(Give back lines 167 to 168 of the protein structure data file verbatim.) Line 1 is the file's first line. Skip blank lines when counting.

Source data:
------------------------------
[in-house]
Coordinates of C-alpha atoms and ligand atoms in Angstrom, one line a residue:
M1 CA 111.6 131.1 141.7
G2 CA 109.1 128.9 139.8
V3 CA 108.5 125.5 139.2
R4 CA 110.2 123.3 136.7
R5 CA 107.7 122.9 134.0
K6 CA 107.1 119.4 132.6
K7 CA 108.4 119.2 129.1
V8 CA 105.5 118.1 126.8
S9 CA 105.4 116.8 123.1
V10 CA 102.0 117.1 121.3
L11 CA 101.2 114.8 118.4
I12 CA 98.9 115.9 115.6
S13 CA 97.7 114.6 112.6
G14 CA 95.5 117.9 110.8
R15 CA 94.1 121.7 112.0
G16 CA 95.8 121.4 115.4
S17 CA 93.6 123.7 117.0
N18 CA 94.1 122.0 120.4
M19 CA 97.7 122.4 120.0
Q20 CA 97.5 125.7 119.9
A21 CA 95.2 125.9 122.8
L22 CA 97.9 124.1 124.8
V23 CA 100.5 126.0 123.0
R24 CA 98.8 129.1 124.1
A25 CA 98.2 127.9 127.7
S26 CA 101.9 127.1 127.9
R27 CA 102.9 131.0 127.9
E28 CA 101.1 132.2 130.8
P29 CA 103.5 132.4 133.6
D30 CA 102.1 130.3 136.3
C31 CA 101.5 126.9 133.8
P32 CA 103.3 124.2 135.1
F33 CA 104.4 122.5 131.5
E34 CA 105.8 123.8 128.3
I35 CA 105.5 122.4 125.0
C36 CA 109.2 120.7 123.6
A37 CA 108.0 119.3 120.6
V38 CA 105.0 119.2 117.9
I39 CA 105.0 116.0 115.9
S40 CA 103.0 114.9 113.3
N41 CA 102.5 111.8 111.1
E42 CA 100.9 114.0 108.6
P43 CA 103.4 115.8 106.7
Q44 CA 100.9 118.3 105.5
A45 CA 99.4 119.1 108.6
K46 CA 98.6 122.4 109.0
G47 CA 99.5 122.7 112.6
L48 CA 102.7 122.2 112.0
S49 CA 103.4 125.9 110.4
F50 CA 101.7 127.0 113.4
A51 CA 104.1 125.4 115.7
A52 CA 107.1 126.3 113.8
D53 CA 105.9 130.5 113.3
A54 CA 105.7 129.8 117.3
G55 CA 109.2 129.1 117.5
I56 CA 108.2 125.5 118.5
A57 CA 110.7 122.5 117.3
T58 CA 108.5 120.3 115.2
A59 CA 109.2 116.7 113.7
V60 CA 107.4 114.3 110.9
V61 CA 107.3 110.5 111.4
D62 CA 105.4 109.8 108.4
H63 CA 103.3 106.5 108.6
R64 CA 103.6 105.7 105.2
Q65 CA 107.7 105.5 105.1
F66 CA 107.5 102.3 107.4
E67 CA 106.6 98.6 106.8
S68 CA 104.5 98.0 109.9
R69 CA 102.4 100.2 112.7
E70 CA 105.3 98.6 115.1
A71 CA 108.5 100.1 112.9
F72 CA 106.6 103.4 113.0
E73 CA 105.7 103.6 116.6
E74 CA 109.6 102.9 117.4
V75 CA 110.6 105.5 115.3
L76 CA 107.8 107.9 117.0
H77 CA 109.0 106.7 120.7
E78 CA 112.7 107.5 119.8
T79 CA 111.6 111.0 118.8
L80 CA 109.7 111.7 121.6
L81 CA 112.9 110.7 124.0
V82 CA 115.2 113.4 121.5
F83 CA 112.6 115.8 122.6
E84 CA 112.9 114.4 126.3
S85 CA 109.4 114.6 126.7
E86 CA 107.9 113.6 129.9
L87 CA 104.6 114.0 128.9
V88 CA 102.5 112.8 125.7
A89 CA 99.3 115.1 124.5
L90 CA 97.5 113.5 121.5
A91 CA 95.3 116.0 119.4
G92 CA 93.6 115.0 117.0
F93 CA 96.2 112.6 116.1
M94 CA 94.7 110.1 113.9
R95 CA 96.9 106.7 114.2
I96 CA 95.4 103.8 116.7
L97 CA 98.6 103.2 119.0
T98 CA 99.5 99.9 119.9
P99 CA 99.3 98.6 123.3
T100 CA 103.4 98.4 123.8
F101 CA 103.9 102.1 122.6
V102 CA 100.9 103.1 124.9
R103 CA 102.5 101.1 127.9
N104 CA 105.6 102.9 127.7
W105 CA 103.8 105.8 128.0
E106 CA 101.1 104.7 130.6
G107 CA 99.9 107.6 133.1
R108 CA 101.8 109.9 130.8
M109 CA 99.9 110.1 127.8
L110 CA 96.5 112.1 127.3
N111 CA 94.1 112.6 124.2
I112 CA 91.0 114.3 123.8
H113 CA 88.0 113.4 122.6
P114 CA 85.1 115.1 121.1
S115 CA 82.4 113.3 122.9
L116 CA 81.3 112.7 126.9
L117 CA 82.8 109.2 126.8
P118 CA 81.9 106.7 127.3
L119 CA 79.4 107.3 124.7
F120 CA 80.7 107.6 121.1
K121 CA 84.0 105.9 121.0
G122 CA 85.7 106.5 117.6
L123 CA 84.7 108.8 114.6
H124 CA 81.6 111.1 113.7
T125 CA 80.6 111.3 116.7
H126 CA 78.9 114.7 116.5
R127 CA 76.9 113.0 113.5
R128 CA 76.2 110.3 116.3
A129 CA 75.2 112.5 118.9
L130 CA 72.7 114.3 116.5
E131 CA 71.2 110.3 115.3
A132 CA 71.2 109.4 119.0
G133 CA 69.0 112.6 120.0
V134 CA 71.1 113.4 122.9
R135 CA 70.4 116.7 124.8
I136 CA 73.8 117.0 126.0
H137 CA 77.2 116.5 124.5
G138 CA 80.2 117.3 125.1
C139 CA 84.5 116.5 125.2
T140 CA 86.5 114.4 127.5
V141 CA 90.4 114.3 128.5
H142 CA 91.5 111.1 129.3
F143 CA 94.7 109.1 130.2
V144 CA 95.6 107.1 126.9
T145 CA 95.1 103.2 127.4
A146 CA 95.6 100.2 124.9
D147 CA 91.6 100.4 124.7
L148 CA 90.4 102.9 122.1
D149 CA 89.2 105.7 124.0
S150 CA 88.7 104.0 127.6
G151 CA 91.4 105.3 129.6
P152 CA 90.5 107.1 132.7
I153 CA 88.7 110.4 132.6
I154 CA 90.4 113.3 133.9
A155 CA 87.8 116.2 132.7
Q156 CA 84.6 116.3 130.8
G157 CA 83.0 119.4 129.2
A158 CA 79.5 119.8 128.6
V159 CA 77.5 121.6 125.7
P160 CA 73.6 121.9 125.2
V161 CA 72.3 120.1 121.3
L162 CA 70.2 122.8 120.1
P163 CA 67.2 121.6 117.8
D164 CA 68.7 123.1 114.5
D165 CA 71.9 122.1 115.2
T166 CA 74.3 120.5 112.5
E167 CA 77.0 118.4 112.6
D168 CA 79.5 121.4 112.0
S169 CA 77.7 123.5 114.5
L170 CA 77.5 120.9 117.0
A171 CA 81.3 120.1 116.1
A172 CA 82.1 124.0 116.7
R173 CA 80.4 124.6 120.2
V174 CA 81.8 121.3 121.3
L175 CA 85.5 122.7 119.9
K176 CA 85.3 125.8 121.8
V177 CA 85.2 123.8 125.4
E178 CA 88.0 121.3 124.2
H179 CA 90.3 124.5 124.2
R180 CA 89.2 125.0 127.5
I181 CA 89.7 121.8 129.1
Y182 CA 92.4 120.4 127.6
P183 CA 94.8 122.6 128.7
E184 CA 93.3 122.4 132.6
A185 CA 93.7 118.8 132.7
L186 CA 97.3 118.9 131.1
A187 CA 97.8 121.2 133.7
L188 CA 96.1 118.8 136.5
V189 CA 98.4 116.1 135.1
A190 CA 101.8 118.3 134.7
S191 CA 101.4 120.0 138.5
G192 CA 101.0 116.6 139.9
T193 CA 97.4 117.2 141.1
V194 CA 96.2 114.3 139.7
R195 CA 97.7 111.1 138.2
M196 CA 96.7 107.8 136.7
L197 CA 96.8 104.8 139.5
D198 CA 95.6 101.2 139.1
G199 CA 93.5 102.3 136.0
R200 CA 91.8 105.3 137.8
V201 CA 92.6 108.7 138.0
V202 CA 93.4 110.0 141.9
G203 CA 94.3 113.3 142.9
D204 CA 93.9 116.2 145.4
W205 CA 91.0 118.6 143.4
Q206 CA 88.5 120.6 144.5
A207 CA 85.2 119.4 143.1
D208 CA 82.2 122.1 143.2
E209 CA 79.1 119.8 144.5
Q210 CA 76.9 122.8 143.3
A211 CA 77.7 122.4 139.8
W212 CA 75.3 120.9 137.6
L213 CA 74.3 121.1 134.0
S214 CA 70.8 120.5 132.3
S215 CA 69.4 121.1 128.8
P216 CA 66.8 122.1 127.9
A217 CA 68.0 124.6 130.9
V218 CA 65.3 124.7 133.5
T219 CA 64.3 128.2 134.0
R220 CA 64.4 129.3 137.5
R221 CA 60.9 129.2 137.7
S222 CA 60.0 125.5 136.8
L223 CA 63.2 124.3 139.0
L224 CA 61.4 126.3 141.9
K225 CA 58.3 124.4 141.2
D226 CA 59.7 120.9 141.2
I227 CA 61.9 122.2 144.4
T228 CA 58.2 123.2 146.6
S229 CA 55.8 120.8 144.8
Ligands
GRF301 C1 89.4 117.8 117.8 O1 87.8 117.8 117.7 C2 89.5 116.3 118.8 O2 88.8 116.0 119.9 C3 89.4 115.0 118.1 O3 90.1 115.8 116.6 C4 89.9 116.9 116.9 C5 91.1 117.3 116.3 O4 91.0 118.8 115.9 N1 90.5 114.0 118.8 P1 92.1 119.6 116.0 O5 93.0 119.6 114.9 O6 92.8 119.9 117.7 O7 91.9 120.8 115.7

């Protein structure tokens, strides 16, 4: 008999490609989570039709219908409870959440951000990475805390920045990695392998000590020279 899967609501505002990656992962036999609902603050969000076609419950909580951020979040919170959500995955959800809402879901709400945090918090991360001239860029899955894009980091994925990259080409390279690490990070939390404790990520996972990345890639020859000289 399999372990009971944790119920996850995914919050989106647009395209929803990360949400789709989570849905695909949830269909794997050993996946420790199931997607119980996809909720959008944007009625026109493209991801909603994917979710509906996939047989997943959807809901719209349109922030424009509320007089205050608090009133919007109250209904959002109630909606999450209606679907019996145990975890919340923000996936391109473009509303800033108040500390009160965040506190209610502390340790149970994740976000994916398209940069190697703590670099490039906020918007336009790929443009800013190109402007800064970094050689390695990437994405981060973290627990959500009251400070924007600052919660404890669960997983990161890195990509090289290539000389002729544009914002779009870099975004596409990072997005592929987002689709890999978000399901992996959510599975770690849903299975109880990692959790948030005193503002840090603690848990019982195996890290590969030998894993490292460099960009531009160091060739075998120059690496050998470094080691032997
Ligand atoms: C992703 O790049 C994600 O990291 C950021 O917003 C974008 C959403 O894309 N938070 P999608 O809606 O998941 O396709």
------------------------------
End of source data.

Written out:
D165 CA 71.9 122.1 115.2
T166 CA 74.3 120.5 112.5